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district, Dr. H. found a respectable library; and in the more select collection of his wife, a woman distinguished for piety, were observed · Hervey's Meditations, Newton on the Pro
phecies, Blair's Lectures on Christ's Sermon on the Mount, • Sherlock on Death, &c.' The Sysselmand has substituted, in his family, the reading of the historical books of Scripture, for that (which, it seems, is still very general) of the romantic pagan histories denominated Sagas. The description of this magistrate's method of family worship, introduces a highly gratifying, but, by comparison with our own country, mortifying statement, respecting the habits of the Icelanders in general.
• The exercise of domestic worship is attended to, in almost every family in Iceland, from Michaelmas to Easter. During the summer months the family are so scattered, and the time of their returning from their various employments so different, that it is almost impossible for them to worship God in a collective capacity ; yet there are many families, whose piety is more lively and zealous, that make con science of it the whole year round.'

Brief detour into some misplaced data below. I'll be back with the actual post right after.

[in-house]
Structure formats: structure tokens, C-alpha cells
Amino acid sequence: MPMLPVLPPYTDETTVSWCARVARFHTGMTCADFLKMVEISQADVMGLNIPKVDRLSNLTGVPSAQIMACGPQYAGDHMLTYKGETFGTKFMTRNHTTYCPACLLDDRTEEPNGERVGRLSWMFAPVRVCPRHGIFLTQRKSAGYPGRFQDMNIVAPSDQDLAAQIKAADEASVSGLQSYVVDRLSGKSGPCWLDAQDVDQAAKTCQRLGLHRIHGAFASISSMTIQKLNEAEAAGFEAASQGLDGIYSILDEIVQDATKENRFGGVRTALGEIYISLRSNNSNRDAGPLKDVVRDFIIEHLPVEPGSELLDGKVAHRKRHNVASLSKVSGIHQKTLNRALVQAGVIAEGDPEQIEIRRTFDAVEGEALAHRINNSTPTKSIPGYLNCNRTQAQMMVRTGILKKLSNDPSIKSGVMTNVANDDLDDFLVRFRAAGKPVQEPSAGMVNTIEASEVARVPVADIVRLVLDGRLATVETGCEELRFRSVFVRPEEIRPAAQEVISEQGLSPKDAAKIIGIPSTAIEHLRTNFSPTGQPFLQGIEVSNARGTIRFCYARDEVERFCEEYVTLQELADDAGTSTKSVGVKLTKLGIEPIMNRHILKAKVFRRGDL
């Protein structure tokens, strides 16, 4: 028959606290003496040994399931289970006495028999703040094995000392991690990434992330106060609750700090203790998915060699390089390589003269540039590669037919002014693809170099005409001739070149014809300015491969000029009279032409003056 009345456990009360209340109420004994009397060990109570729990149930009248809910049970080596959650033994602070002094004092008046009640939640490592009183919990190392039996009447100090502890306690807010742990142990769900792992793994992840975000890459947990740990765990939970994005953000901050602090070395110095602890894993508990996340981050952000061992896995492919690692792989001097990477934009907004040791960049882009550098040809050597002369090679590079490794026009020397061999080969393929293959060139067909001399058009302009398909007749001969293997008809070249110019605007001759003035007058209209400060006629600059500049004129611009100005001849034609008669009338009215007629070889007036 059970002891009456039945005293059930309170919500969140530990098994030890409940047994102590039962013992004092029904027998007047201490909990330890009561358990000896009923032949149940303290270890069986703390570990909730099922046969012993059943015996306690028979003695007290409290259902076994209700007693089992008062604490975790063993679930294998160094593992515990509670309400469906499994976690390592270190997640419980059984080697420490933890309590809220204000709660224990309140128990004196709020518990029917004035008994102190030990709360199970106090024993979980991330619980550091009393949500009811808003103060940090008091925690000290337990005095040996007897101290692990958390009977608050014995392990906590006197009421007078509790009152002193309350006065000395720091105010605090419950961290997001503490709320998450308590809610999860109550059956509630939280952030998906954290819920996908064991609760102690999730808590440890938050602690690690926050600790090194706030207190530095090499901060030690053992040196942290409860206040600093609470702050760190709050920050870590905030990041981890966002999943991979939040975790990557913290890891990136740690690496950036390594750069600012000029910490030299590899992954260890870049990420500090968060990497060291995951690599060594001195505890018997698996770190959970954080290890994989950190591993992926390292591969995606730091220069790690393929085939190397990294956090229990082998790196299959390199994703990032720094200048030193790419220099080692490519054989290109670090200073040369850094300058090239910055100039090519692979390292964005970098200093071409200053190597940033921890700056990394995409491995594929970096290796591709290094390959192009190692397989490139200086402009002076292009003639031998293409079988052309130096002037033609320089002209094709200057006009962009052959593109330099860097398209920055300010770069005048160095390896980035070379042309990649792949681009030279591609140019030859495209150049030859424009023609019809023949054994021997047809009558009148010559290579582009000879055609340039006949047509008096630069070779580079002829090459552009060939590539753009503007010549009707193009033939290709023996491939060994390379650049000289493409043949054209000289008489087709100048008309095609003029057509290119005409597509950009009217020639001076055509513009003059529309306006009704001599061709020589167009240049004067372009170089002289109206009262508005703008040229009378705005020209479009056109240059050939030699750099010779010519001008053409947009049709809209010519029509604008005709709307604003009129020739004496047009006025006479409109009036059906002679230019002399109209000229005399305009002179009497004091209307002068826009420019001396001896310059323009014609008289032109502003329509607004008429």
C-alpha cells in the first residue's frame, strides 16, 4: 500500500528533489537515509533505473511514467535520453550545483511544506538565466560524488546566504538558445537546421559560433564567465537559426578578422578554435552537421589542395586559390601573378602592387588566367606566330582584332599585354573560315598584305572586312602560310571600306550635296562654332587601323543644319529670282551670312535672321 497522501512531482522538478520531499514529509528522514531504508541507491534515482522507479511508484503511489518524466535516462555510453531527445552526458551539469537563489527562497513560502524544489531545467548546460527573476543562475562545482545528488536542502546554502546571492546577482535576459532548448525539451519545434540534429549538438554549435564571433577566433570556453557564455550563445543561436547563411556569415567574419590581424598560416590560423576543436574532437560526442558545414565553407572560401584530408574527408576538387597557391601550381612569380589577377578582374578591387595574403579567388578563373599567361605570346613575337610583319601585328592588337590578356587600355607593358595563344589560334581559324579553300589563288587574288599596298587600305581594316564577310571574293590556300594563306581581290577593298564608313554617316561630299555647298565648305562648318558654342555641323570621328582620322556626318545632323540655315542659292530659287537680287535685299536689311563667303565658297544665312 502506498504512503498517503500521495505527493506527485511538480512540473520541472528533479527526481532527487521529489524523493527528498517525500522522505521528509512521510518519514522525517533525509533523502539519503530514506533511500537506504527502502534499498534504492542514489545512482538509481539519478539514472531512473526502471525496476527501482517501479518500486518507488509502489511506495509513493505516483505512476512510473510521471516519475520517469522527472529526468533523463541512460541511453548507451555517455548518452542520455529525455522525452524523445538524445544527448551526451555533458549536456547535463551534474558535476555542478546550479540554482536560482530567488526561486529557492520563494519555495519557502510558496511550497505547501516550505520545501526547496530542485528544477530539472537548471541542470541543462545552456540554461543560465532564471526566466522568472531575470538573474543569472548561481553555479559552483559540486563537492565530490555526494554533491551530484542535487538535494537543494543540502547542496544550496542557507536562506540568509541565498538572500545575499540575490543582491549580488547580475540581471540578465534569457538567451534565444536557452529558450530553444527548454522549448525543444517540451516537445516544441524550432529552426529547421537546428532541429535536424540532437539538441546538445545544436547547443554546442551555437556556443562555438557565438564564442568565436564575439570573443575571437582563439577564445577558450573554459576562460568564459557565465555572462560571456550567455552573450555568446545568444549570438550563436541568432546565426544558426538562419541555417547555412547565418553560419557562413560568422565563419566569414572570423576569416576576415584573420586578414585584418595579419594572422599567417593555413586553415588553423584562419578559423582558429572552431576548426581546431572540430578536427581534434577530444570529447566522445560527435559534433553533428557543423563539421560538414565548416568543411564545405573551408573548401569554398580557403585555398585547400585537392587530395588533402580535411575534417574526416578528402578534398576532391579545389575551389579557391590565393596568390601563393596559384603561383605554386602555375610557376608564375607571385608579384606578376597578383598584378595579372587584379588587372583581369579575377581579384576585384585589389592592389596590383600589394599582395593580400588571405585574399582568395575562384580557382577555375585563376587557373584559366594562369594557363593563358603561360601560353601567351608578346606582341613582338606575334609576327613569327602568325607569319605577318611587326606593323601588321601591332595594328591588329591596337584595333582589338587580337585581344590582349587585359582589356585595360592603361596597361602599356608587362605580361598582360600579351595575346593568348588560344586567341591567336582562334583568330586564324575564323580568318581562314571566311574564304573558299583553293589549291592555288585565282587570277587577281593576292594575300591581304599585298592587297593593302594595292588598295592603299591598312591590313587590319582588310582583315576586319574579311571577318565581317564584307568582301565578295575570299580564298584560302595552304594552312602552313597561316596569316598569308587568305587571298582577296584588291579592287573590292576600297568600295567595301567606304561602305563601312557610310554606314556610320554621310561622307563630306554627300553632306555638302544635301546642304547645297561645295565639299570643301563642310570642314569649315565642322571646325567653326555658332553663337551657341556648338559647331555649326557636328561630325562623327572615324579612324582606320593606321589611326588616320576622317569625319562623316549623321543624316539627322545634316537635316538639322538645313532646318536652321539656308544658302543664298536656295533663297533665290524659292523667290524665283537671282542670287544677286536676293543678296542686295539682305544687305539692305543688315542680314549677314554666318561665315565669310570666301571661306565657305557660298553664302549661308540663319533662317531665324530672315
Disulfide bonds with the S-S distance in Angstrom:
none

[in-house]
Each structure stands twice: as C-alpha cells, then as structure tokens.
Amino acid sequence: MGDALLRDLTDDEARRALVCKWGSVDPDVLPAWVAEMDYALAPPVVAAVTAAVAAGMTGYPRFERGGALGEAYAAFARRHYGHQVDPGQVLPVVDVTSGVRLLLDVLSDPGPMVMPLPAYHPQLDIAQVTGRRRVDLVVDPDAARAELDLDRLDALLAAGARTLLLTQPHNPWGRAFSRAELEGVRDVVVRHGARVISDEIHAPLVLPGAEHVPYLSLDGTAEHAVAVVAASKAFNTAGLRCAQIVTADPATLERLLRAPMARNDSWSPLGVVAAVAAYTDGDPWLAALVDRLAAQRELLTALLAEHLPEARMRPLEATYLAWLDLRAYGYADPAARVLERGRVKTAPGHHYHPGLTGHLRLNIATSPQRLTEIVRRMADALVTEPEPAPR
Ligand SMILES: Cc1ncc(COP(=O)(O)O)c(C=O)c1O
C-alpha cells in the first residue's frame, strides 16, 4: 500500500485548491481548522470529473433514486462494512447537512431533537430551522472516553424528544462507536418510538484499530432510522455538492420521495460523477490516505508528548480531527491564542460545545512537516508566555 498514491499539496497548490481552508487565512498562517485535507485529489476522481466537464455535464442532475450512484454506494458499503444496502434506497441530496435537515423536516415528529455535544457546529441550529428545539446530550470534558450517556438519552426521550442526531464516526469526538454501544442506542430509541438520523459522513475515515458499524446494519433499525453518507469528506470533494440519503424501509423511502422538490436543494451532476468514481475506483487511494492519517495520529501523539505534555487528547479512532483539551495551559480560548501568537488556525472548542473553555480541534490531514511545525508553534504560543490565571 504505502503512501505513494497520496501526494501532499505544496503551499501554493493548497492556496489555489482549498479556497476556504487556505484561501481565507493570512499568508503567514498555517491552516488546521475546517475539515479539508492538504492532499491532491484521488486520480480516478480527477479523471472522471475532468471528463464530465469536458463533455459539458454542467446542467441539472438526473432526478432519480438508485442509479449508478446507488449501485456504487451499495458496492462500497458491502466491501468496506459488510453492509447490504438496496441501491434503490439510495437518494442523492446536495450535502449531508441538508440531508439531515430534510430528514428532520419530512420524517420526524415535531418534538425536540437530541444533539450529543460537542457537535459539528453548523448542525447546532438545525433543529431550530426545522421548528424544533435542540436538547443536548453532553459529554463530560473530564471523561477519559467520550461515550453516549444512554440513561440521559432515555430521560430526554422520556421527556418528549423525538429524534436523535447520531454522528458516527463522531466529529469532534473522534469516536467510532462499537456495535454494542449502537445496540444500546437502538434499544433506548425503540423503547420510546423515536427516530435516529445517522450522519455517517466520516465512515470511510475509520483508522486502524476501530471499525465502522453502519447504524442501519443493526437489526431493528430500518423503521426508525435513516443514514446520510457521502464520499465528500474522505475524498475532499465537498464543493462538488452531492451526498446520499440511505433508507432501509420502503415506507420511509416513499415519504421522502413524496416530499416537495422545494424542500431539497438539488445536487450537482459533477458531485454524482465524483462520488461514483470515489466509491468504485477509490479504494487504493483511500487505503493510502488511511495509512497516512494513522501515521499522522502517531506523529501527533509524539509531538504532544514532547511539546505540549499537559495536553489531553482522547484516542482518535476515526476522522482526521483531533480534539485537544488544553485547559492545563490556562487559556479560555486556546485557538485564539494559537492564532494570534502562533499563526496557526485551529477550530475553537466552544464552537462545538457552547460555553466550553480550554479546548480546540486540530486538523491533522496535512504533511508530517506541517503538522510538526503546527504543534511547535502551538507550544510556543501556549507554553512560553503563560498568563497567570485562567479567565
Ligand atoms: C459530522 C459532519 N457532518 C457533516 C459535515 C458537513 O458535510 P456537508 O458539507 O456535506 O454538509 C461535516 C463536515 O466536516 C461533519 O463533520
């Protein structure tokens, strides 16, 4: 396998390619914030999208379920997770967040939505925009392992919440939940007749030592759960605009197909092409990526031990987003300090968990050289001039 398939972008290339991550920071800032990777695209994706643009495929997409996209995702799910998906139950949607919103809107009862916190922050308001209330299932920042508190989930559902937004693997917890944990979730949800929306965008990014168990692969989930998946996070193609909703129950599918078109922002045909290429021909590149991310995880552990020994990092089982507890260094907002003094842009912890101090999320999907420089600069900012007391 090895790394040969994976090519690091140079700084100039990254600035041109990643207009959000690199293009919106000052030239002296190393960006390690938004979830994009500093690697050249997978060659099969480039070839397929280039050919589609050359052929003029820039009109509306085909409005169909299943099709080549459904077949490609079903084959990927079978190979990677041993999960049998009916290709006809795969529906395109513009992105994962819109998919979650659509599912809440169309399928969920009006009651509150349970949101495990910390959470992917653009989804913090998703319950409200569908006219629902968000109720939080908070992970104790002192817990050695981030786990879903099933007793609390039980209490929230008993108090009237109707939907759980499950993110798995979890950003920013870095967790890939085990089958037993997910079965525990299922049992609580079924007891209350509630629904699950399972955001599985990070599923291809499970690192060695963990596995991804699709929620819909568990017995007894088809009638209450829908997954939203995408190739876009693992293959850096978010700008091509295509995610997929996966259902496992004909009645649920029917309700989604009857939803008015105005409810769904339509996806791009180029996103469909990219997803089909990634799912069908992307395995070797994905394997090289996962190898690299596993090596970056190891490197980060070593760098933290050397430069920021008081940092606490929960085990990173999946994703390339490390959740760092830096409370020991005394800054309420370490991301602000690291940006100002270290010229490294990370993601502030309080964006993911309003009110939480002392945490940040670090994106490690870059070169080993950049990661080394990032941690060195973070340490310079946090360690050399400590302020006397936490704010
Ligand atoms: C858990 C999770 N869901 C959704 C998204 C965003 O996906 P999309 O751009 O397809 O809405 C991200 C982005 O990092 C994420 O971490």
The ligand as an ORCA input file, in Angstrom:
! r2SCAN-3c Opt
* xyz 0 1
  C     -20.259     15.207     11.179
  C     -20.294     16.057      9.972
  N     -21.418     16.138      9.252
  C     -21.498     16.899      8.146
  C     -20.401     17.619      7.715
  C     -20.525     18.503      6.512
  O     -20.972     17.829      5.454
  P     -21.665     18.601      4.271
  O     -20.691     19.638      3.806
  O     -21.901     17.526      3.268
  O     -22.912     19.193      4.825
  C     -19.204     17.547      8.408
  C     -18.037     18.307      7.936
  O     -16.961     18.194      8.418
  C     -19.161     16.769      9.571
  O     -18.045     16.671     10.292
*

There being no public service in the vicinity of the station in this. valley where our Author happened to be on the Sunday, he ascended an eminence for the purpose of solitary devotion, and was reading in the Psalms, when, he says,
• I heard the notes of harmony behind me; which, on turning about, I found proceeded from a cottage at a little distance, The inhabitants, consisting of two families, had collected together for the exercise of social worship, and were sending up the melody of praise to the God of salvation. This practice is universal on the island, When there is no public service, the members of each family, (or where there are more families they combine) join in singing several hymns; read the gospel and epistle for the day, a prayer
or two, and one of Vidalin's hymns. Where the Bible exists, it is brought for. ward; and several chapters of it are read by the young people in the family. What an encouragement for the distribution of the Scriptures !